By Mike Stiles on Dec 21, 2012
It’s likely you’ve already seen the Nielsen State of Social Media Report 2012. This social media study outlining how users are approaching social has really been making the rounds (that’s called good engagement), mostly among marketing types.
What the study doesn’t show is how brands are approaching social. It would be an interesting thing to hold beside the user study to see if companies are in tune with what their social fans and followers want and how they’re behaving. Let’s see what the Nielsen study says and ponder what brands should be doing about it.
For users, social isn’t new. It’s not still being figured out. But even though modern social’s been around 20 years, it’s perpetually growing and changing. Users have jumped in with both feet. More time is spent on social than any other kind of site. And evolutionary shifts to the platforms happen frequently and quickly. Mobile apps are driving even more social usage, wherever users may go. And they love that. When asked why they use social, the terms “connected” and “informed” came up most often.
However…after 20 years, too many brands still treat social as some green creature that just stepped out of a flying saucer. There are still discussions in C-suites about if, and how, to “deal” with social. As innovations to social, mobile, and app technology pop like lightning, corporate decisions, strategies and investments around social move glacially slow. And now, social is extending across the entire enterprise, meaning businesses must not only embrace social, but highly integrated social management systems.
The study covers which social networks are growing the most. The stunning player for 2012 was Pinterest, a network many brands have embraced reluctantly, if at all. On PCs, Pinterest grew 1,047%. On the mobile app, it grew 1,698%. On mobile web, Pinterest grew 4,225%. I’ll give you a moment to pick your chin up off the table. Frankly, Pinterest may not make sense for non-visual brands. It’s also very female, and very 25-34 if those aren’t your targets.
However…Pinterest’s success screams that people are busy, don’t have time to read copious amounts of text, are used to taking in information and entertainment visually, and want to consume social content quickly. Can you enthrall someone in 2 seconds? That may be all the time you get as users scroll down News Feeds, mostly taking in images and headlines. Companies could read about themselves all day and night. But that’s not what their customers want to do. Brands who aren’t serious about multimedia content production won’t be competing for eyeballs.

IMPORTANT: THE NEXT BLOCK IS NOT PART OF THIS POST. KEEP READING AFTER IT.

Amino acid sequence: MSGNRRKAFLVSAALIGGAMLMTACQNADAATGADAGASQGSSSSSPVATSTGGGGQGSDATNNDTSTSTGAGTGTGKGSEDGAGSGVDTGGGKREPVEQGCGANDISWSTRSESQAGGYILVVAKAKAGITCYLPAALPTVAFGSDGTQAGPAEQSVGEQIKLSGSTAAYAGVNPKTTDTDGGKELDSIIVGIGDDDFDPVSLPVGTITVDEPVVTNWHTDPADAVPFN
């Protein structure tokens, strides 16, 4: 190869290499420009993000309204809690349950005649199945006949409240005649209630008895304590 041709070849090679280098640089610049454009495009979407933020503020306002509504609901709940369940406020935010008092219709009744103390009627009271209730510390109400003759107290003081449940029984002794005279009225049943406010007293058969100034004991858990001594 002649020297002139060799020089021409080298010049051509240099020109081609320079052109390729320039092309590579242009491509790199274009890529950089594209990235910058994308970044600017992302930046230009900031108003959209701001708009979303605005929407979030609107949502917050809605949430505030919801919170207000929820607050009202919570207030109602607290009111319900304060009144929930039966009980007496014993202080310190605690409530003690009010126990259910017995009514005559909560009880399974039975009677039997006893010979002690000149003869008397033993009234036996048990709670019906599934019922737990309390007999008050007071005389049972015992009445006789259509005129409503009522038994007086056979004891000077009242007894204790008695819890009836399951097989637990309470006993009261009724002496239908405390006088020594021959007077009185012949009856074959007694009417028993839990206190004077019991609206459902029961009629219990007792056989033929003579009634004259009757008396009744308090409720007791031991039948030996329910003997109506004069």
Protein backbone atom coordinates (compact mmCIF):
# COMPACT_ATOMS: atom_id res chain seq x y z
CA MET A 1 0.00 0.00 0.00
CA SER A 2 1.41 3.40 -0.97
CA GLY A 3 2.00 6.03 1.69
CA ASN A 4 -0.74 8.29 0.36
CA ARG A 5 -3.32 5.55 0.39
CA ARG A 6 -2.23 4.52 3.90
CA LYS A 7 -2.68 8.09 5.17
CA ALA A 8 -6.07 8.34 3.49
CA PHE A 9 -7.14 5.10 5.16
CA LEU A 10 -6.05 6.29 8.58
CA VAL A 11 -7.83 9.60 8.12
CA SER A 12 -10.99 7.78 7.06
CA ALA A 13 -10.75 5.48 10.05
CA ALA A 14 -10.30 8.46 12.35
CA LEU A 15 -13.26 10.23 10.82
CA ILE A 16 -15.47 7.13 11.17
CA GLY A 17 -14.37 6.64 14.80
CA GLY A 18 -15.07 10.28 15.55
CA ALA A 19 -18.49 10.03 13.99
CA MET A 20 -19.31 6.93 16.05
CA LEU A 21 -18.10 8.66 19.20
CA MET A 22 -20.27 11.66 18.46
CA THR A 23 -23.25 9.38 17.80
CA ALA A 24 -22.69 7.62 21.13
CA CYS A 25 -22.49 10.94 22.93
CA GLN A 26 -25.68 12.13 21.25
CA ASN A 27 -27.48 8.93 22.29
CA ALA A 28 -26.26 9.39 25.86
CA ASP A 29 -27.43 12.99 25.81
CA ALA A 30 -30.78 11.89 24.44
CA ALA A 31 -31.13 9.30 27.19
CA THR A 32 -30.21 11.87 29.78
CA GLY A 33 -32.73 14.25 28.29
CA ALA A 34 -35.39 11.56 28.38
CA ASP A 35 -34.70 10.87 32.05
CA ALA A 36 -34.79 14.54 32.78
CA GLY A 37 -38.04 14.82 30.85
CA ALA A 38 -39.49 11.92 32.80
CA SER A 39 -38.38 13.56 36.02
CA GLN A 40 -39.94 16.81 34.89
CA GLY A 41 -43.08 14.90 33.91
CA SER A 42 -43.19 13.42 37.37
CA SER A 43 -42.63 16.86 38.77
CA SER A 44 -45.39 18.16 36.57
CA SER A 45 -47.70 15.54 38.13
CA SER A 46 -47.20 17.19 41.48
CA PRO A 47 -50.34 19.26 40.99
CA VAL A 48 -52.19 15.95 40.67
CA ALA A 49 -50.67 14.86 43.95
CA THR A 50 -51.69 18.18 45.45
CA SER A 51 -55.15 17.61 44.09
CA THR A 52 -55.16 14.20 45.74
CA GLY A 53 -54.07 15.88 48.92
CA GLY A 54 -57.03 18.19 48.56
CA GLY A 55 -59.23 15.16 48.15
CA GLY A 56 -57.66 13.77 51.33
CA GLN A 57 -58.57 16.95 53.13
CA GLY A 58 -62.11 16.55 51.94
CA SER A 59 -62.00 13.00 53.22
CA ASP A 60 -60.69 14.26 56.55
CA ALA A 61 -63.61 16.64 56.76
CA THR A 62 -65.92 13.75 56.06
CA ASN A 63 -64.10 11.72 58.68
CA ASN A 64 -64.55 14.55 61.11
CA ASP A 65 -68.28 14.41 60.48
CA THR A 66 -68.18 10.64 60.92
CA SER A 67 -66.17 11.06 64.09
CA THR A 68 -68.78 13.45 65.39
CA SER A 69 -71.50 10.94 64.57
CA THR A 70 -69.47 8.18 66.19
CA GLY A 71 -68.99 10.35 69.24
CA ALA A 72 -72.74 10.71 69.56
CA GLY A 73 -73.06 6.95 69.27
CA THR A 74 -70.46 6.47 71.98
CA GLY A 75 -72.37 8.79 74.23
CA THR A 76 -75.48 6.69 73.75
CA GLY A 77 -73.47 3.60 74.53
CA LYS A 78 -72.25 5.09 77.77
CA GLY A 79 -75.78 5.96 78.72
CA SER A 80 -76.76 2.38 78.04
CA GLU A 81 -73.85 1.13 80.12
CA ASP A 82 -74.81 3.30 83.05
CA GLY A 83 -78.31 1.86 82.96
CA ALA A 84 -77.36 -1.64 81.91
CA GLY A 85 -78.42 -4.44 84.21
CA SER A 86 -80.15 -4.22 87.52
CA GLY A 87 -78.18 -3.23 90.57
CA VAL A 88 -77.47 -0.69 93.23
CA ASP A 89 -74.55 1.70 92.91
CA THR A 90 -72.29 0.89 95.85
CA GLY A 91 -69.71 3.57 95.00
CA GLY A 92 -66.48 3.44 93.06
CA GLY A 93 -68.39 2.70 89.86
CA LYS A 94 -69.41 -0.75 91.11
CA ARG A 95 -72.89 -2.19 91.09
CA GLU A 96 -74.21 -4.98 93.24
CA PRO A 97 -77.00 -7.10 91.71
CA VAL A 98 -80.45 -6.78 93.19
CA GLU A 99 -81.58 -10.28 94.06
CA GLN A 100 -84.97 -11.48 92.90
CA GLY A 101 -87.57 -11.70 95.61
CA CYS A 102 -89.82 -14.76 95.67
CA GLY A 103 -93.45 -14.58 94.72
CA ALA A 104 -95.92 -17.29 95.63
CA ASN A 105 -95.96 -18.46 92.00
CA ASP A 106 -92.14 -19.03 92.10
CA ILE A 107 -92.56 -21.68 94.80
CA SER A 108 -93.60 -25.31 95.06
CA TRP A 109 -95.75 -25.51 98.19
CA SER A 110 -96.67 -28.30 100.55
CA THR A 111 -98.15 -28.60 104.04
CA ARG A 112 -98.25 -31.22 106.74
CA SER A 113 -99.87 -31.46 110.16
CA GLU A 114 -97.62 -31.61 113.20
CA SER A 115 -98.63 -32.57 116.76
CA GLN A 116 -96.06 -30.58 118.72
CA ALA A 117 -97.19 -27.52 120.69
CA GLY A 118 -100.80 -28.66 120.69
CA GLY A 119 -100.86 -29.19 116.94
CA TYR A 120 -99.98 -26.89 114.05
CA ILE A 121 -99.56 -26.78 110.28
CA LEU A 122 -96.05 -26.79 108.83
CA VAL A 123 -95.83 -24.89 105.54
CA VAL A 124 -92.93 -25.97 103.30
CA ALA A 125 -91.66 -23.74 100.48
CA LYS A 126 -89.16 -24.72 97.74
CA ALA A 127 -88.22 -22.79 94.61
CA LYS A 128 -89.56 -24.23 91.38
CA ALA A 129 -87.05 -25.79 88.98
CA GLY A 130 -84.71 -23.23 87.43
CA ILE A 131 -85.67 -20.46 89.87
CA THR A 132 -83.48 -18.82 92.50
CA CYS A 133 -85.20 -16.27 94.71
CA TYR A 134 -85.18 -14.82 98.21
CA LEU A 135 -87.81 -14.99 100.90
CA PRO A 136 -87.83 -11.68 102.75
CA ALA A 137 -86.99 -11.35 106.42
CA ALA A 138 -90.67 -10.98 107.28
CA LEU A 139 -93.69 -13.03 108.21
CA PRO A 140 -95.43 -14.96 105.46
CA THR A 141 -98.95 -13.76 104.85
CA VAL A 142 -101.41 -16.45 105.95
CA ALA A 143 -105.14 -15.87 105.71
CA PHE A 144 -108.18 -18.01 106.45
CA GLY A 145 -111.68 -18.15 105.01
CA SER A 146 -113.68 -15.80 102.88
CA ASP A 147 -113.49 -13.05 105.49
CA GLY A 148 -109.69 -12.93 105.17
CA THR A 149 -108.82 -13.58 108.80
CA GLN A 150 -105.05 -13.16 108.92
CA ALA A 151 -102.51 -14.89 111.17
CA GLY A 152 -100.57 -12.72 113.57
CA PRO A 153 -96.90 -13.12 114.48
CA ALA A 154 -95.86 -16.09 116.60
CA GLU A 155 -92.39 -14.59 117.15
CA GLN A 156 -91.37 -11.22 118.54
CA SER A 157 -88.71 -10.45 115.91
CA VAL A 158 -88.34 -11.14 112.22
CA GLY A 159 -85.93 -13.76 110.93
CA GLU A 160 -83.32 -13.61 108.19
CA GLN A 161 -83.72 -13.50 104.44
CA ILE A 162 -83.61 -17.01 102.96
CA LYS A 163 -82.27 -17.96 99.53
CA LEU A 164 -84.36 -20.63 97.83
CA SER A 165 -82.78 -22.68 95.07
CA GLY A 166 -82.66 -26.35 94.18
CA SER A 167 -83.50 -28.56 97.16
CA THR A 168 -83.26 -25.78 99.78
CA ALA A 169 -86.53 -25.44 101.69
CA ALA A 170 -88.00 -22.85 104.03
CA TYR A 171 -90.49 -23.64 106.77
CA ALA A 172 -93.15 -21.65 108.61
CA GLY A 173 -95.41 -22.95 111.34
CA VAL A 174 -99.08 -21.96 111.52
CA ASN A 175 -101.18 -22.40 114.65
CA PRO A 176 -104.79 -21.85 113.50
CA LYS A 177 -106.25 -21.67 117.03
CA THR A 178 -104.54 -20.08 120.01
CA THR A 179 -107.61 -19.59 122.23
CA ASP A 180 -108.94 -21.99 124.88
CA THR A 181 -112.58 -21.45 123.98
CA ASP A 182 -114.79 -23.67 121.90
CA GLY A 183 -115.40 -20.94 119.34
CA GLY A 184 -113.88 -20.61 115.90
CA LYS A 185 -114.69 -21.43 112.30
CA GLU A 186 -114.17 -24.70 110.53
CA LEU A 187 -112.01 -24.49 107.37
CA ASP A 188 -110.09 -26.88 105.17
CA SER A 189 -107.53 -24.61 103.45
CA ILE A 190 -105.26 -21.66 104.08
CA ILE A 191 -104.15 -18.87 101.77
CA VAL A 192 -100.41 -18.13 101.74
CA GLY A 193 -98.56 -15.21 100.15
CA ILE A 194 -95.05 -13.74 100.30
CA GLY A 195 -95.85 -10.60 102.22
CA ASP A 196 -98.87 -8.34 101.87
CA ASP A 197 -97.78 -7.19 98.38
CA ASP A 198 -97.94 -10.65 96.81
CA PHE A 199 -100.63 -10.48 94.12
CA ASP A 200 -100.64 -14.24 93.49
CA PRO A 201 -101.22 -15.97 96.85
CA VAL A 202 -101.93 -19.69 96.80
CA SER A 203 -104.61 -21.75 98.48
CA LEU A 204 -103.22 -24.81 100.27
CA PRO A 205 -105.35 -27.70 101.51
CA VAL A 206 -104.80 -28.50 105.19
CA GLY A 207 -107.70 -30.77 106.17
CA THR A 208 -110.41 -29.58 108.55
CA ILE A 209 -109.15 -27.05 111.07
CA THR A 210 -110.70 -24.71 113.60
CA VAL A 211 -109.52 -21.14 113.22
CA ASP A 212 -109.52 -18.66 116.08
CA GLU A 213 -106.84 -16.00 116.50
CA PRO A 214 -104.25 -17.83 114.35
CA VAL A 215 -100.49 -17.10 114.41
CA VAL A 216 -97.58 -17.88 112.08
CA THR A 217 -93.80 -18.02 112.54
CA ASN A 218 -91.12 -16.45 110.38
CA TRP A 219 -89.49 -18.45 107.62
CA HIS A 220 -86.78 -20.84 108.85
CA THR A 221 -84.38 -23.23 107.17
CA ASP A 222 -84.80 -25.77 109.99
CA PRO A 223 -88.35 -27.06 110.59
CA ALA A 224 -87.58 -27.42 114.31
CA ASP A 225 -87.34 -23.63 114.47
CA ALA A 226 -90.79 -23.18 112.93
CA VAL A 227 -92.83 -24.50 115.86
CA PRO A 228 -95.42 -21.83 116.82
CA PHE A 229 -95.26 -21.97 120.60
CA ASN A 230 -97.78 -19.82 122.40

Why would a person want to be “friends” with a brand on a social network? They want to stay informed, but 47% do it to get social customer service. 1 in 3 already prefer using social rather than phone support. (Gee, how did that happen? Could it be companies made such a hopeless disaster of phone customer service that no customer wants to go near it?) If users have a question or comment about a product, they primarily go to the brand’s Facebook Page for satisfaction.
However…at far too many brands, nobody’s listening. Customers are left crying in the wilderness, getting an increasingly negative feeling about the company. It’s anti-relationship-building, the exact opposite of what should be happening on social.
Lastly, the Nielsen survey reveals 33% think ads on social networks are more annoying than other online ads. Is this fair? Remember, social users want to connect, share, be entertained, and see what’s going on. They don’t want to be “pitched.” If they go to your web site, they expect ads. But when desperate selling is injected into their News Feed or Twitter stream, it’s jarring because it doesn’t fit in with the other desired content that’s there.
However…far too many brands still believe, deep in their hearts, that their ads are “content.” It’s a deeply rooted philosophy that if a social post doesn’t sell a widget, it’s a waste of time and resources. The right thing to do is branded entertainment/information content that operates at the tippy top of the funnel. Any conviction brand affinity and customer relationships have no value will likely lead to a deleted or abandoned social presence. Let me know how that works out for you.
The study concludes, “Consumer decisions and behaviors are increasingly driven by the opinions, tastes and preferences of an exponentially larger, global pool of friends, peers and influencers.” That means brands don’t have the control they used to. That’s uncomfortable, and could be the real reason the social public is at full speed ahead while corporations dig their heels in behind them.
Photo via stock.xchng